Seen by many as the culmination of Sartre's thought and project, and viewed by Sartre himself as an attempt to answer the question, "What, at this point in time, can we know about a man?" this monumental work continues to perplex its fascinated critics and admirers, who have argued about its precise nature. However, as reviews of the first volume in this translation agreed, whatever The Family Idiot may be called—"a dialectic" (Fredric Jameson, New York Times Book Review); "biography, philosophy, or politics? Surely . . . all of these together" (Renee Winegarten, Commentary); "a new form of fiction?" (Victor Brombert, Times Literary Supplement); or simply, "mad, of course" (Julian Barnes, London Review of Books)—its prominent place in intellectual history is indisputable.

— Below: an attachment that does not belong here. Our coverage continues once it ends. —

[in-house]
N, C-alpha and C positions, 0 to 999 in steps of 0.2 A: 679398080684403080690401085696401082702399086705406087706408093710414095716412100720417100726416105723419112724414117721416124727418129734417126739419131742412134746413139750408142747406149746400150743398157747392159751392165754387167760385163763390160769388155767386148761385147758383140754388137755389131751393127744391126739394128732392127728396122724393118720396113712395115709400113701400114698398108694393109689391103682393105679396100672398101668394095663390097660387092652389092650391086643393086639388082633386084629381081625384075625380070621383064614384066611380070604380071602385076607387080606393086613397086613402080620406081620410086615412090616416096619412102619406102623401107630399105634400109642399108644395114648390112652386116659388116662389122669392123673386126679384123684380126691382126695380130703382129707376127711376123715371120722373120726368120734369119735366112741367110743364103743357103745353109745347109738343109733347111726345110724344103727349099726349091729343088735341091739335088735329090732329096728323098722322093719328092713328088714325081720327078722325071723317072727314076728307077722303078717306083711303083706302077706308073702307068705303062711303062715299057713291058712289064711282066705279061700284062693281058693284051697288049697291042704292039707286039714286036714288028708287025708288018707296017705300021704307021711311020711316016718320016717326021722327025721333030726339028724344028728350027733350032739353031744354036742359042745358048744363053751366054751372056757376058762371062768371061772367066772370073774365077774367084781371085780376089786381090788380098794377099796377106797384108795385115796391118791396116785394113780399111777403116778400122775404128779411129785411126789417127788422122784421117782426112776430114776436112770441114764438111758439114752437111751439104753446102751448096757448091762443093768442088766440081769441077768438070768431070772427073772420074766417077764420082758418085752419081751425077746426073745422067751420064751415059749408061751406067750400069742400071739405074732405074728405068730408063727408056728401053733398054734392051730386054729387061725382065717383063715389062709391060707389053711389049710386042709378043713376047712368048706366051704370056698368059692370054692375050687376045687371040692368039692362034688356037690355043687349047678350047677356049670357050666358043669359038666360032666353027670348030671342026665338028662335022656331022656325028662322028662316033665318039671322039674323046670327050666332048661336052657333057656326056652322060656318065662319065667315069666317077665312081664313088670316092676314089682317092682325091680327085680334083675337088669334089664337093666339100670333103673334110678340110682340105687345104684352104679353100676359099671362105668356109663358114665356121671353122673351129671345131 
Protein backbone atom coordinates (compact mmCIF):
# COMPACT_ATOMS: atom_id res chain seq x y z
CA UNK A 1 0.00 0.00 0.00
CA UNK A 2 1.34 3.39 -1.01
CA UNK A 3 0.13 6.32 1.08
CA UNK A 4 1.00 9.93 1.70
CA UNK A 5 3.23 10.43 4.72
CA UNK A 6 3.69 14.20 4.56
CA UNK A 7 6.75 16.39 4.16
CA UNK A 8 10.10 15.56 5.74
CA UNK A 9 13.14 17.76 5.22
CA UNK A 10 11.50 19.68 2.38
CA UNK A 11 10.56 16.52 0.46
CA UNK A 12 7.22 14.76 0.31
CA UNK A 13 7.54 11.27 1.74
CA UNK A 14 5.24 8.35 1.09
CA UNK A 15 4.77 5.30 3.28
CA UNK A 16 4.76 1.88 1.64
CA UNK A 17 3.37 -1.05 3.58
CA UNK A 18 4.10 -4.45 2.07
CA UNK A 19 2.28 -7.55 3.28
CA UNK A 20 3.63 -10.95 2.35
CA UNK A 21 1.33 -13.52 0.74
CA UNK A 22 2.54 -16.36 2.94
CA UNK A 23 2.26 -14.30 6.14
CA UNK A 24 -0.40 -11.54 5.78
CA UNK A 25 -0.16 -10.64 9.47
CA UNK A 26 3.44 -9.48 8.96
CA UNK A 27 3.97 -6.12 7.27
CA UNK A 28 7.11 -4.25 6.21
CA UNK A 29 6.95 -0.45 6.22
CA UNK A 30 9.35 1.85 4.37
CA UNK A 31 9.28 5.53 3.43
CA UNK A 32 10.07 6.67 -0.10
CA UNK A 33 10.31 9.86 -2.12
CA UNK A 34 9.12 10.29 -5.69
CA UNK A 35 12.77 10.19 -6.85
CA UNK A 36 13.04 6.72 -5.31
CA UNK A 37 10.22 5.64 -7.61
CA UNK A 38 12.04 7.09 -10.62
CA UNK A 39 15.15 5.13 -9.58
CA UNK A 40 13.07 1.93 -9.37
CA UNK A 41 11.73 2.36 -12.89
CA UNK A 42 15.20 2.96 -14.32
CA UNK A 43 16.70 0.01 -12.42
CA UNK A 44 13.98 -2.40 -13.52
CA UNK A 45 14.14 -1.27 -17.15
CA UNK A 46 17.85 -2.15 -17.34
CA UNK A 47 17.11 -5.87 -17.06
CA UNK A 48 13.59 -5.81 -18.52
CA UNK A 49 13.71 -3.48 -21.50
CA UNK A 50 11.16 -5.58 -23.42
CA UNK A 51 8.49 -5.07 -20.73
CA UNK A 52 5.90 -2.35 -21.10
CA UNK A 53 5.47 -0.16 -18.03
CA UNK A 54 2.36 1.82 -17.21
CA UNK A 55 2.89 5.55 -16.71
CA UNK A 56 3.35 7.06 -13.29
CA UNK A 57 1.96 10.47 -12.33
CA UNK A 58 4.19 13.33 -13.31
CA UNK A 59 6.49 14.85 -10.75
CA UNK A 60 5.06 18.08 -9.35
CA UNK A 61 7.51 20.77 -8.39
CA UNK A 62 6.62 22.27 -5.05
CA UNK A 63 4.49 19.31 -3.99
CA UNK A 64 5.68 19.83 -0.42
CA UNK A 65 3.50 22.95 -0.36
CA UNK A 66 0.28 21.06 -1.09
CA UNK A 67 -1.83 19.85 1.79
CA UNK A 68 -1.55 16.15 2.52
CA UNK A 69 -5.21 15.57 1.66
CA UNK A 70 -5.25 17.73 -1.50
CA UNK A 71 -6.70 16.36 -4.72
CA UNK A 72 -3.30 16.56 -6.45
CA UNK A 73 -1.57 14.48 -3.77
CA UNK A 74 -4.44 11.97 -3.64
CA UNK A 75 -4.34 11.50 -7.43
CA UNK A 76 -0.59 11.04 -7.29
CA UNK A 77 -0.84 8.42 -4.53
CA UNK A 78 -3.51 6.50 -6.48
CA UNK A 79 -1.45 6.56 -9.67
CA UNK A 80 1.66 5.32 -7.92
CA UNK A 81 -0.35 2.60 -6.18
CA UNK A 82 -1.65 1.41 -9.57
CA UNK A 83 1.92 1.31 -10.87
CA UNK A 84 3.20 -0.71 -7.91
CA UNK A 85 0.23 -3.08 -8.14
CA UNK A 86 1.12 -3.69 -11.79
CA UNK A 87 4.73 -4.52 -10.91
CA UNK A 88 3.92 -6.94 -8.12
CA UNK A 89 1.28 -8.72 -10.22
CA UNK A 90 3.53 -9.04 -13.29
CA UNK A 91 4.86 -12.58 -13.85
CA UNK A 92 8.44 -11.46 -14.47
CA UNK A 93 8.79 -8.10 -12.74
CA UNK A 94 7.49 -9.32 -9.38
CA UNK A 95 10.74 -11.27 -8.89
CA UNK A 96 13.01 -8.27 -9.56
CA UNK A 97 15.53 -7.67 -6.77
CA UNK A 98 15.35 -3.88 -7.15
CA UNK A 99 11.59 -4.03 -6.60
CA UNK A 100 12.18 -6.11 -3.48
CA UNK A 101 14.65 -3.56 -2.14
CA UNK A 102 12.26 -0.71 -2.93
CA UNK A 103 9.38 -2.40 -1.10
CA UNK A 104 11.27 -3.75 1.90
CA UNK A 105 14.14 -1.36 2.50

Volume 2, consisting of the first book of part 2 of the original French work, takes the reader through Flaubert's adolescence well into his evolution as an artist. Sartre's approach to his complex subject, whether jaunty or ponderous, psychoanalytical or political, is captured in all of its rich variety of Carol Cosman's translation.